following two questions:
Is a high caste Hindu of full Indian blood, born at Amritsar,
Punjab, India, a white person within the meaning of section
2169, Revised Statutes?"
Does the act of February 5, 1917 (39 Stat. L. 875, section
3) disqualify from naturalization as citizens those Hindus,
now barred by that act, who had lawfully entered the United
States prior to the passage of said act?"
2169, Revised Statutes, provides that the provisions of
the Naturalization Act "shall apply to aliens, being free
white persons, and to aliens of African nativity and to
persons of African descent."
preparing briefs for the Ninth Circuit Court, Thind's attorney
argued that the Immigration Act of 1917 barred new immigrants
from India but did not deny citizenship to Indians who were
legally admitted like Thind, prior to the passage of the
new law. He argued that the purpose of the Immigration Act
was "prospective and not retroactive."
attorney gave references of previous court cases of Indians
who were granted citizenship by the lower federal courts
on the grounds that they were ``Caucasians. (U.S. v. Dolla
1910, U.S. v. Balsara 1910, Akhay Kumar Mozumdar 1913, Mohan
Singh, 1919). Judge Wolverton, in granting citizenship to
Thind, also said, "The word "white" ethnologically speaking
was intended to be applied in its popular sense to denote
at least the members of the white or Caucasian race of people."
Even the U.S. Supreme Court, in 1922, in the case of a Japanese
immigrant, US vs. Ozawa, officially equated "white person"
with "a person of the Caucasian race."
on Ozawa's straightforward ruling of racial specification
and many similar previous court cases, Thind was convinced
he would win the case and his victory will open doors for
all Indians in the United States who wished to obtain US
citizenship. Little did he know that the color of his skin
would become the grounds for denial of the right of citizenship
by the highest court in the US.
George Sutherland of the Supreme Court delivered the unanimous
opinion of the court on February 19, 1923, in which he argued
that since the "common man's" definition of "white" did
not correspond to "Caucasian", Indians could not be naturalized.
The Judge, giving his verdict, said, "A negative answer
must be given to the first question, which disposes of the
case and renders an answer to the second question unnecessary,
and it will be so certified."
the very same Judge Sutherland who had equated Whites as
Caucasians in US vs. Ozawa, now pronounced that Thind, though
Caucasian, was not "White" and thus was ineligible for US
citizenship. He apparently decided the case was under pressure
from the forces of prejudice, racial hatred and bigotry,
not on the basis of precedent that he had established in
a previous case. The decision, in essence, reinterpreted
the proclamation, "Liberty and Justice for all" to mean
"Liberty and Justice for Whites."
Supreme Court verdict shook the faith and trust of Indians
in the American justice system. The economic impact for
land and property owning Indians was devastating as they
again came under the jurisdiction of the California Alien
Land Law of 1913 which barred ownership of land by persons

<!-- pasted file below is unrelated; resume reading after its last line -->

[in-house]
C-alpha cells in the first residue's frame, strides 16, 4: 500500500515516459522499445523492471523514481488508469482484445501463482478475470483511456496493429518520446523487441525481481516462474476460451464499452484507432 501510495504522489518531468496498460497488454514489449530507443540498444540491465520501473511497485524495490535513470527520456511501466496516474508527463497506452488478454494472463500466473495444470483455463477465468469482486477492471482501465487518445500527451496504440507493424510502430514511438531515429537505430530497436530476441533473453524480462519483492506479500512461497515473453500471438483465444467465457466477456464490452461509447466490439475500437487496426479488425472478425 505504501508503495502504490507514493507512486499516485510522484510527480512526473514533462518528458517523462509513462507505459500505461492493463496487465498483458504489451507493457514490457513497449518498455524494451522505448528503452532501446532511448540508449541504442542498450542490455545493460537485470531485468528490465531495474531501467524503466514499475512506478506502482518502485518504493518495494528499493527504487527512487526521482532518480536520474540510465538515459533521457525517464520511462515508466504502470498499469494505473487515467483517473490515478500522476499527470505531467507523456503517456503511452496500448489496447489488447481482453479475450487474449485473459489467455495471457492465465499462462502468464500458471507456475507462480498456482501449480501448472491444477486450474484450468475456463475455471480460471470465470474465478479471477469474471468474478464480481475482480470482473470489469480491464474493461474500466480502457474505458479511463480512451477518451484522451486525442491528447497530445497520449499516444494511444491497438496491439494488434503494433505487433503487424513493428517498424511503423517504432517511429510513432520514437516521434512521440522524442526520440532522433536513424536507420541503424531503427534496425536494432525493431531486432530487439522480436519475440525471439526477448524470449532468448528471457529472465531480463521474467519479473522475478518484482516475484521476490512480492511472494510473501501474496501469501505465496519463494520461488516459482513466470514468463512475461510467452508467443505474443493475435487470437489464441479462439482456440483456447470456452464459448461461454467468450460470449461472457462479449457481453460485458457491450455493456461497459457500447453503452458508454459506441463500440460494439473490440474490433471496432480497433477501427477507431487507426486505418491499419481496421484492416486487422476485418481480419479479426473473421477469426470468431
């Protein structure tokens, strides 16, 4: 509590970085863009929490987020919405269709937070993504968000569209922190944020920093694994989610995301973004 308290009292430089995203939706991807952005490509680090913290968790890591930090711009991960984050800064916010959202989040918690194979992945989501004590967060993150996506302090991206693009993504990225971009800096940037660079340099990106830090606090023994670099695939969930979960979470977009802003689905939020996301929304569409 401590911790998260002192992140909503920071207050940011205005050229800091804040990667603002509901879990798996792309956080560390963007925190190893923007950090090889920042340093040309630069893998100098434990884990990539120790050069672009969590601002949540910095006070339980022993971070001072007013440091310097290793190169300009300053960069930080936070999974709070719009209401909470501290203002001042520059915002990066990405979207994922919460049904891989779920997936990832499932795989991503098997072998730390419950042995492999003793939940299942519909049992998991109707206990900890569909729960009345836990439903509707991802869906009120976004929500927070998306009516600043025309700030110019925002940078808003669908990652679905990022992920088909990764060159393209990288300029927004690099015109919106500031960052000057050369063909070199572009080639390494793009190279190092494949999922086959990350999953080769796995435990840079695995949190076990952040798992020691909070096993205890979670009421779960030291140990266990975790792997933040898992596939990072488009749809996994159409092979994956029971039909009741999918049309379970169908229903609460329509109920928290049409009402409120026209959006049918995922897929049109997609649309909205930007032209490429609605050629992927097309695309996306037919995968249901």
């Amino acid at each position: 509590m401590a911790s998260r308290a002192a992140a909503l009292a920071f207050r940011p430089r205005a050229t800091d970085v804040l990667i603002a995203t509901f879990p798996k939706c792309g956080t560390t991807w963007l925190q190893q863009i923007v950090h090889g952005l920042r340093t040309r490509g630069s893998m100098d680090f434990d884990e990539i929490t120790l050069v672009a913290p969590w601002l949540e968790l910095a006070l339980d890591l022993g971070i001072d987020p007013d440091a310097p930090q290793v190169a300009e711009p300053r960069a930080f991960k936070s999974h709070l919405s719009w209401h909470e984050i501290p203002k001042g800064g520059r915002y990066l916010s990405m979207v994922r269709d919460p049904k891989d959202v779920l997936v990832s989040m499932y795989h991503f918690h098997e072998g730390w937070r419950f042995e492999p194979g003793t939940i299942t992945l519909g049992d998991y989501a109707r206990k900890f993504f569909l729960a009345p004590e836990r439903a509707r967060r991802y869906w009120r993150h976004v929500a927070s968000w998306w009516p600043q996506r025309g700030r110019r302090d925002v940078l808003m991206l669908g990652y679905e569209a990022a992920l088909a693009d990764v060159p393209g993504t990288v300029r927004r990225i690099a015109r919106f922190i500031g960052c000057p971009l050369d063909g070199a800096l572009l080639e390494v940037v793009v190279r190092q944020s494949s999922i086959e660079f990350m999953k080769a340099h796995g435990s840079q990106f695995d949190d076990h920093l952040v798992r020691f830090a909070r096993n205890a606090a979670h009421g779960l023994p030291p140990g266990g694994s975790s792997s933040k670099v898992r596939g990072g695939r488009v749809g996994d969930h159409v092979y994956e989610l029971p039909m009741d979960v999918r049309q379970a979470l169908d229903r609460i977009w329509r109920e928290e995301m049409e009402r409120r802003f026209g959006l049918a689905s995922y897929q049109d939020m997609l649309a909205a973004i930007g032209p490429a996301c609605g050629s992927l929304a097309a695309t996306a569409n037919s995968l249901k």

ineligible for citizenship. Some Indians had to liquidate
their land holdings at dramatically lower prices. America,
the dreamland, did not fulfill the dream they had envisioned.
INS issued a notification in 1926 canceling Thind's citizenship
for a second time. The INS also initiated proceedings to
rescind American citizenship of other Indians. From 1923
to 1926, the citizenship of fifty Indians was revoked. The
Barred Zone Act of 1917 had already prevented new immigration
of Indians. The continued shadow of insecurity and instability
compelled some to go back to India. The Supreme Court decision
further lead to the decline in the number of Indians to
3130 by 1930. [From India to America; Garry Hess, p 31]
probably was little sympathy for treating "Hindu Thind"
shabbily, but there was a concern for the poor treatment
of "US Army Veteran Thind." Thus in 1935, the 74th US Congress
passed a law allowing citizenship to US veterans of World
War I, even those from the 'barred zones'. Dr. Thind finally
received his U.S. citizenship through the state of New York
in 1936, taking oath for the third time to become an American
citizen. This time, no official of the INS dared to object
or appeal against his naturalization.
had come to the US for higher education and to "fulfill
his destiny as a spiritual teacher." Long before his or
any other religious teachers or yogis arrival from India,
American intellectuals had shown keen interest in Indian
religious philosophy. Hindu sacred books translated by the
English missionaries had made their way to America and were
the "favorite texts" of many members of the Transcendentalists'
society (which was started by some American thinkers and
intellectuals who were dissatisfied with spiritual inadequacy
of the Unitarian Church). The society flourished during
the period of 1836-1860 in the Boston area and had some
prominent and influential members including author and philosopher
Ralph Waldo Emerson (1803-1882), poet Walter Whitman (1819-1892),
and writer Henry David Thoreau (1817-1862). [Pradhan:India
in the United States]
had read Hindu religious and philosophy texts, including
the Bhagavad Gita, and his writings reflected the influence
of Indian philosophy. In 1836, he expressed "mystical unity
of nature" in his essay, "Nature." In 1868, Walt Whitman
wrote the poem "Passage to India." Henry David Thoreau had
considerable acquaintance with Indian philosophical works.
He wrote an essay on "Resistance to Civil Government, or
Civil Disobedience" in 1849 advocating non-violent resistance
against unethical government laws. Years later, Mahatma
Gandhiji adopted similar methodology, satyagraha, or non-violent
protest to defy the law to gain Indian rights in South Africa
in 1906. He quoted Thoreau many times in his paper, Indian
1893, Vivekananda came to Chicago to represent Hinduism
at the World Parliament of Religions. He spoke very eloquently
and made a lasting impact on the delegates. For four years,
he lectured at major universities and retreats and generated